Conversely, models derived from the trend stationary approach cannot be interpreted relative to Eq. (6). Climate sensitivity cannot be calculated from statistical estimates of Eq. (4). Moreover, removing a deterministic trend from the time series for temperature and radiative forcing weakens the ability to allocate changes in temperature to radiative forcing.

4.3 Why do time series for observed and simulated temperature appear to be trend stationary with a one time structural change?

The inability of trend stationary models to represent the accumulation of anthropogenic emissions into concentrations, and the relation between radiative forcing and temperature begs the question, why are results generated by statistical tests consistent with the hypothesis that global surface temperature is trend stationary with a one time structural change? We propose that weather noise adds internal variability to the stochastic trend imparted by the time series for radiative forcing (F) and this ‘tricks’ the test statistic developed by Perron (1997) such that it rejects the null hypothesis that the temperature time series contains a stochastic trend.

To evaluate the effect of weather noise on results generated by the Perron (1997) test statistic, we create one thousand experimental data sets, each of which is the aggregate for the radiative forcing of greenhouse gases, sulfur emissions, and solar insolation plus white noise (normally distributed with mean zero and standard deviation of 0.2). This white noise is akin to internal climate variability (w in Eq. 6) added by the climate model. As indicated in Table 2, the autocorrelation coefficients on the regression residual from Eq. 2 are relatively small and the 0.2 value is chosen to mimic the approximate size of the observed climate variability (e.g. Crowley, 2000). Each of the experimental time series is analyzed with the test statistic developed by Perron (1997). The test statistic rejects the null hypothesis (p = 0.05) for 908 of the 1,000 data sets. Results that reject the null hypothesis for more than 5 percent of the experimental time series do not depend on the size of the standard deviation of the white noise—using a value of 0.05 (instead of 0.2) to create the experimental data sets generates results in which the test statistic rejects the null hypothesis for 437 of the 1,000 data sets. The high rate of rejection (fifty rejections are expected based on random chance) incorrectly gives the impression that that the simulated experimental time series for radiative forcing (plus white noise) is trend stationary with a one-time break. Furthermore, the mean break date, 1965 ± 6.63 is similar to those reported from analyses of the instrumental temperature record (Gay et al., 2009) or the time series for global surface temperature (Estrada et al., 2011).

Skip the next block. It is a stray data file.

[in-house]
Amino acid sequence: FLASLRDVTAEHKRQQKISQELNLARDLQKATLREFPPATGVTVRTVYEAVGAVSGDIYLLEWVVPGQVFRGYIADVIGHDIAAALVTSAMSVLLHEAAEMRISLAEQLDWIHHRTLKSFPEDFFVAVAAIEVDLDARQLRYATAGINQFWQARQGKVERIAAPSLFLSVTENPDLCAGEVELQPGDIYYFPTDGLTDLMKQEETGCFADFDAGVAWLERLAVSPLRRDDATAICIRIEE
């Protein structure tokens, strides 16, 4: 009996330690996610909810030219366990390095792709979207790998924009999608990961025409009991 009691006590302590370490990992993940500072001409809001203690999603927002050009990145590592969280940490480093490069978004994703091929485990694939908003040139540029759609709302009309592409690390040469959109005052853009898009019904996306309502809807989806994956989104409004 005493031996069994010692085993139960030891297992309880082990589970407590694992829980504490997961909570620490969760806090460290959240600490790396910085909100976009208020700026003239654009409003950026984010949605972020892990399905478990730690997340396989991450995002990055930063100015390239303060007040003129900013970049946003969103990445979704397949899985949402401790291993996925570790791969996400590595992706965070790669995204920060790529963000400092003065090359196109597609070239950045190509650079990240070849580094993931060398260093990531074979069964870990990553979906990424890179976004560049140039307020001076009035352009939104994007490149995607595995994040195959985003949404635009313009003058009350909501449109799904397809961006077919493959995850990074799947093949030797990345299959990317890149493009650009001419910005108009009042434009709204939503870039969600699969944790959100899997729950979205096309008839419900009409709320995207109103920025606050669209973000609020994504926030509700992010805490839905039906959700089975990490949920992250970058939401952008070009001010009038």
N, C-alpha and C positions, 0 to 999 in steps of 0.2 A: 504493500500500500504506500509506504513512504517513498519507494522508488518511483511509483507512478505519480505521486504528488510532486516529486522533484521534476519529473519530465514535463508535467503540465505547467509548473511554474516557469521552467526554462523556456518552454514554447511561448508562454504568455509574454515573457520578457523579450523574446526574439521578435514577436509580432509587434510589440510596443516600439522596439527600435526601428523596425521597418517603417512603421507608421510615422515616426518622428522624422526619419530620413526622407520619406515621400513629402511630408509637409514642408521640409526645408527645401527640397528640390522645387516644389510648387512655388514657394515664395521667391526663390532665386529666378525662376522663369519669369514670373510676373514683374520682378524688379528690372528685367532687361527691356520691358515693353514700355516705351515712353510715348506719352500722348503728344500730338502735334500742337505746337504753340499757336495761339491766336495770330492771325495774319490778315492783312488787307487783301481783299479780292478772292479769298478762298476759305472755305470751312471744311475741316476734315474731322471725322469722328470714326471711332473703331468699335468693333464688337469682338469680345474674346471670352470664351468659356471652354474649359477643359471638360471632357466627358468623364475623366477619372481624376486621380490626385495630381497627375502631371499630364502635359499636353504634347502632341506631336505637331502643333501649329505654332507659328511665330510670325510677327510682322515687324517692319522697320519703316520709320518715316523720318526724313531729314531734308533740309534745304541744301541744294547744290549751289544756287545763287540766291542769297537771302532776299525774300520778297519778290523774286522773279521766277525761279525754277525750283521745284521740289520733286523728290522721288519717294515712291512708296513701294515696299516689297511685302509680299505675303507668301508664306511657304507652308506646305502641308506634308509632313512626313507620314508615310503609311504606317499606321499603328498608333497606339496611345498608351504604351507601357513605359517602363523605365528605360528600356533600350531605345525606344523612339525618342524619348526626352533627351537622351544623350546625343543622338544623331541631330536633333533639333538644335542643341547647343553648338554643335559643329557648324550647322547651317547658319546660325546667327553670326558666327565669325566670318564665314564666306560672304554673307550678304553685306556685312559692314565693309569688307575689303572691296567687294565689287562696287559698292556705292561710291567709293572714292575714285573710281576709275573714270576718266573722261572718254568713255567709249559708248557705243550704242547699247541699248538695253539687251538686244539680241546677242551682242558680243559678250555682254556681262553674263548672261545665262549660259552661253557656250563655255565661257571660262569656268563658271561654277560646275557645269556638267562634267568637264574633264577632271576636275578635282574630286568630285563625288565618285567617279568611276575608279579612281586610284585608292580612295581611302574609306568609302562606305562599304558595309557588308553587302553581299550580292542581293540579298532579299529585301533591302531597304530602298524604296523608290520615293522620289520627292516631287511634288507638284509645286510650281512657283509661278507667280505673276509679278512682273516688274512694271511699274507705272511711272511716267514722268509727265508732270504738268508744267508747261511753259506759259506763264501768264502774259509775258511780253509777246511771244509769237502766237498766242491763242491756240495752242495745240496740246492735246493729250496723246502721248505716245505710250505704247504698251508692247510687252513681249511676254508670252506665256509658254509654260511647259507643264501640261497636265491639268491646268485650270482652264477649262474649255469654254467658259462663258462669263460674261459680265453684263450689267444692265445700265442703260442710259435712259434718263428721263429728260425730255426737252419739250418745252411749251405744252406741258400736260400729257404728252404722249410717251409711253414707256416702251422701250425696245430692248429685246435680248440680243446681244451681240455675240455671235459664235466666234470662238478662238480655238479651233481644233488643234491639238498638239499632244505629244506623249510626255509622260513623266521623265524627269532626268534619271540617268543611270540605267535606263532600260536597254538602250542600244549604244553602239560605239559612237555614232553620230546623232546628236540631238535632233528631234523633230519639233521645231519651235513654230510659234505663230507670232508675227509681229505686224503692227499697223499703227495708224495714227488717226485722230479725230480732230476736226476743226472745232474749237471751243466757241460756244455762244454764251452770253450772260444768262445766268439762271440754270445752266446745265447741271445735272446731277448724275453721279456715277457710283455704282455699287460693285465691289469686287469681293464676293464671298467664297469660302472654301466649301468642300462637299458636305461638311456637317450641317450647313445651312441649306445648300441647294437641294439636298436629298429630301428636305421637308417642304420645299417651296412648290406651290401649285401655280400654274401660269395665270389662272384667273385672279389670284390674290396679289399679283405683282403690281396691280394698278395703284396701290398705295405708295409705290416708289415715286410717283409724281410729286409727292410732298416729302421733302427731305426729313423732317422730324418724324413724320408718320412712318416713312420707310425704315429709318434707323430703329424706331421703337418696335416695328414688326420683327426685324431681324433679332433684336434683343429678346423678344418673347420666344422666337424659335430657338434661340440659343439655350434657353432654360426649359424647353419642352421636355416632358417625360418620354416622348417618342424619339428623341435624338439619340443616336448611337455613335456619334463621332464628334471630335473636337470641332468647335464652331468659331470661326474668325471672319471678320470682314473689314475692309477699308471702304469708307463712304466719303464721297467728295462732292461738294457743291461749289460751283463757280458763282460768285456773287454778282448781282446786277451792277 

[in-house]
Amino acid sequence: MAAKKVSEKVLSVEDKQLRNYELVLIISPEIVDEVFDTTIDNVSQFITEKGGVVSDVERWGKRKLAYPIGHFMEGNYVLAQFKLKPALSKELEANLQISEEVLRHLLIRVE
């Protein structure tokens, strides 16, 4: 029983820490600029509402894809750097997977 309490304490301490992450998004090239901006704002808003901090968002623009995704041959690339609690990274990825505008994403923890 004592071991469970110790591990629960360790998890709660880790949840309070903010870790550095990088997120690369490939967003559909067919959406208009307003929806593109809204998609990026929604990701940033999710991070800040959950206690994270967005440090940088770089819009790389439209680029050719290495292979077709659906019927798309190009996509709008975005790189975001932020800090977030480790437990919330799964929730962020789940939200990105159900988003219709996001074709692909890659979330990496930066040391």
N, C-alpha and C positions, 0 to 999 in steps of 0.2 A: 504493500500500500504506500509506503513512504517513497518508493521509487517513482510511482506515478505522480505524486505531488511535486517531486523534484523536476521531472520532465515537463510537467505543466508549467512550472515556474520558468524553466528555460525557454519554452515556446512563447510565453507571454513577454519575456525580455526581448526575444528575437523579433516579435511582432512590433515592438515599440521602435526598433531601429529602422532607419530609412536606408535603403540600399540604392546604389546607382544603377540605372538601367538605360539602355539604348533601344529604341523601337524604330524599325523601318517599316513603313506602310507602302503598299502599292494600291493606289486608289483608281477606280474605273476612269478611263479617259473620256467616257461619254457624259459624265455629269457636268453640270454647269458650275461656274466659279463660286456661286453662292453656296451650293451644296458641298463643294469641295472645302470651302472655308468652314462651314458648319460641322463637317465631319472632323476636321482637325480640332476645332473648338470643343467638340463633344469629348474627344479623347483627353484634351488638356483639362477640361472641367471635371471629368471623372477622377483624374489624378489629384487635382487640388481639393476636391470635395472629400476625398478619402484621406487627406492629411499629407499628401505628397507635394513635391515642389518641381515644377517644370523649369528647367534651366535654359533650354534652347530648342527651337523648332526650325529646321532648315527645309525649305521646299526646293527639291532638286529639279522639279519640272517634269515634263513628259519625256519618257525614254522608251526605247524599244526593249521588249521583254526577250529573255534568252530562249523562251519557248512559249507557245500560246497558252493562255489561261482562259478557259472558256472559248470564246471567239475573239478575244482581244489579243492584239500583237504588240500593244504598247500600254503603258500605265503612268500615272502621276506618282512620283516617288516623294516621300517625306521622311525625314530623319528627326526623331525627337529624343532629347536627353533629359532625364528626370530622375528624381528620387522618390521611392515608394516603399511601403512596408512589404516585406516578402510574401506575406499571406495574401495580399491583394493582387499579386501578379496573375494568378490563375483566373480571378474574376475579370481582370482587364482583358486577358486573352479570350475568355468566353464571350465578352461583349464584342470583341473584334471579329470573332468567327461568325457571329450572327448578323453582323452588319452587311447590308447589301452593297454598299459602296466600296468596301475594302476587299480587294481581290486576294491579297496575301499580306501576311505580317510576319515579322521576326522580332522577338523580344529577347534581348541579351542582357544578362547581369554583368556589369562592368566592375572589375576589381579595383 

Asymptotically, adding white noise to a time series should not alter conclusions about its time series properties, but in small samples, a large white noise component makes it harder to distinguish the inherent I(1) property (Stock, 1994). Figure 2 illustrates the point. If there is no noise, the observed values of radiative forcing (red line) rarely cross the lines generated by the trend stationary model with a one-time break (blue line). Adding white noise (black line) allows the simulated experimental time series to cross the time series simulated by the TSOTSC model several times in both segments. These crossings make the experimental time series incorrectly appear stationary around a deterministic trend.
https://static-content.springer.com/image/art%3A10.1007%2Fs10584-012-0683-2/MediaObjects/10584_2012_683_Fig2_HTML.gif
Fig. 2